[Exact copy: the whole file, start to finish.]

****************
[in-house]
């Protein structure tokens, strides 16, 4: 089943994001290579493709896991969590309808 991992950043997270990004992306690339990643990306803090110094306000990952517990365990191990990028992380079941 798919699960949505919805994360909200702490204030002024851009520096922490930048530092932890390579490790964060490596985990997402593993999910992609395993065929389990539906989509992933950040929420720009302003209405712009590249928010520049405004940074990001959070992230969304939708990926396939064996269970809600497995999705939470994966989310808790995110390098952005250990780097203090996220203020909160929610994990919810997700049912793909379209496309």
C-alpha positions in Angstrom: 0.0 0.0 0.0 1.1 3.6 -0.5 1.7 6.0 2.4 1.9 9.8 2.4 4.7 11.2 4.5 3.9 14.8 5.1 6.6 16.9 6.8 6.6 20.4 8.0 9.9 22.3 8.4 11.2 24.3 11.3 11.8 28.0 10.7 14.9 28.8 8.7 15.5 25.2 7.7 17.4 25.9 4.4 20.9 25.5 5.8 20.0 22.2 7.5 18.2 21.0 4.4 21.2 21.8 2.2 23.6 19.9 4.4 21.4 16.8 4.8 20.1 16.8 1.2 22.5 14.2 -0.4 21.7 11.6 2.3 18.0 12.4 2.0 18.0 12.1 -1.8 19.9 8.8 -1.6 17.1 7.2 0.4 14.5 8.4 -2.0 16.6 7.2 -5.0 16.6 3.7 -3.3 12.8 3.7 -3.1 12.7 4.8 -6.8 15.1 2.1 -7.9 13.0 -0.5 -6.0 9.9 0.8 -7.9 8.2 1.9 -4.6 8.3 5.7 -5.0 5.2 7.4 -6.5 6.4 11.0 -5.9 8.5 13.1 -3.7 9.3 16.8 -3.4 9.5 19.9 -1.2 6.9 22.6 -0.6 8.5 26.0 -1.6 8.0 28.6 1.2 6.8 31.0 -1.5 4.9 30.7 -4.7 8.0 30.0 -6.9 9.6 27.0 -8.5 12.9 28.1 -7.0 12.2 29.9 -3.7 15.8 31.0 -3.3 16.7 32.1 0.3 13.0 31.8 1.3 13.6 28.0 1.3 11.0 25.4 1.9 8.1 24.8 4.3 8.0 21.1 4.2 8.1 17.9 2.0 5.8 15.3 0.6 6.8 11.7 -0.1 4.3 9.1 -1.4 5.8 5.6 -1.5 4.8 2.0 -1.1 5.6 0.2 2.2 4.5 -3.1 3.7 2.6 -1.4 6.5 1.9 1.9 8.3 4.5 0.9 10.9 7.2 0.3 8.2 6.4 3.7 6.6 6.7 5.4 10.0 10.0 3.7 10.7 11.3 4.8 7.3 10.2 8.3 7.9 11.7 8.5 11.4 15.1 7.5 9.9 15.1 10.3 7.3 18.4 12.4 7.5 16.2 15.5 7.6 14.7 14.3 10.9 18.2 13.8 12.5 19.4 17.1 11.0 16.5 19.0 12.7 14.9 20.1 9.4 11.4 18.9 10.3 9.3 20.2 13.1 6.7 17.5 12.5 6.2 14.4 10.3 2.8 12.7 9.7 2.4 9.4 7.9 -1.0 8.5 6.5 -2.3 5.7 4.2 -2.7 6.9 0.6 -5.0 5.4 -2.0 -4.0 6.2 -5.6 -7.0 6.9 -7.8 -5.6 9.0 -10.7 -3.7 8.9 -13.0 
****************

[in-house]
């Protein structure tokens, strides 16, 4: 089943994001290579493709896991969590309808 991992950043997270990004992306690339990643990306803090110094306000990952517990365990191990990028992380079941 798919699960949505919805994360909200702490204030002024851009520096922490930048530092932890390579490790964060490596985990997402593993999910992609395993065929389990539906989509992933950040929420720009302003209405712009590249928010520049405004940074990001959070992230969304939708990926396939064996269970809600497995999705939470994966989310808790995110390098952005250990780097203090996220203020909160929610994990919810997700049912793909379209496309």
C-alpha positions in Angstrom: 0.0 0.0 0.0 1.1 3.6 -0.5 1.7 6.0 2.4 1.9 9.8 2.4 4.7 11.2 4.5 3.9 14.8 5.1 6.6 16.9 6.8 6.6 20.4 8.0 9.9 22.3 8.4 11.2 24.3 11.3 11.8 28.0 10.7 14.9 28.8 8.7 15.5 25.2 7.7 17.4 25.9 4.4 20.9 25.5 5.8 20.0 22.2 7.5 18.2 21.0 4.4 21.2 21.8 2.2 23.6 19.9 4.4 21.4 16.8 4.8 20.1 16.8 1.2 22.5 14.2 -0.4 21.7 11.6 2.3 18.0 12.4 2.0 18.0 12.1 -1.8 19.9 8.8 -1.6 17.1 7.2 0.4 14.5 8.4 -2.0 16.6 7.2 -5.0 16.6 3.7 -3.3 12.8 3.7 -3.1 12.7 4.8 -6.8 15.1 2.1 -7.9 13.0 -0.5 -6.0 9.9 0.8 -7.9 8.2 1.9 -4.6 8.3 5.7 -5.0 5.2 7.4 -6.5 6.4 11.0 -5.9 8.5 13.1 -3.7 9.3 16.8 -3.4 9.5 19.9 -1.2 6.9 22.6 -0.6 8.5 26.0 -1.6 8.0 28.6 1.2 6.8 31.0 -1.5 4.9 30.7 -4.7 8.0 30.0 -6.9 9.6 27.0 -8.5 12.9 28.1 -7.0 12.2 29.9 -3.7 15.8 31.0 -3.3 16.7 32.1 0.3 13.0 31.8 1.3 13.6 28.0 1.3 11.0 25.4 1.9 8.1 24.8 4.3 8.0 21.1 4.2 8.1 17.9 2.0 5.8 15.3 0.6 6.8 11.7 -0.1 4.3 9.1 -1.4 5.8 5.6 -1.5 4.8 2.0 -1.1 5.6 0.2 2.2 4.5 -3.1 3.7 2.6 -1.4 6.5 1.9 1.9 8.3 4.5 0.9 10.9 7.2 0.3 8.2 6.4 3.7 6.6 6.7 5.4 10.0 10.0 3.7 10.7 11.3 4.8 7.3 10.2 8.3 7.9 11.7 8.5 11.4 15.1 7.5 9.9 15.1 10.3 7.3 18.4 12.4 7.5 16.2 15.5 7.6 14.7 14.3 10.9 18.2 13.8 12.5 19.4 17.1 11.0 16.5 19.0 12.7 14.9 20.1 9.4 11.4 18.9 10.3 9.3 20.2 13.1 6.7 17.5 12.5 6.2 14.4 10.3 2.8 12.7 9.7 2.4 9.4 7.9 -1.0 8.5 6.5 -2.3 5.7 4.2 -2.7 6.9 0.6 -5.0 5.4 -2.0 -4.0 6.2 -5.6 -7.0 6.9 -7.8 -5.6 9.0 -10.7 -3.7 8.9 -13.0 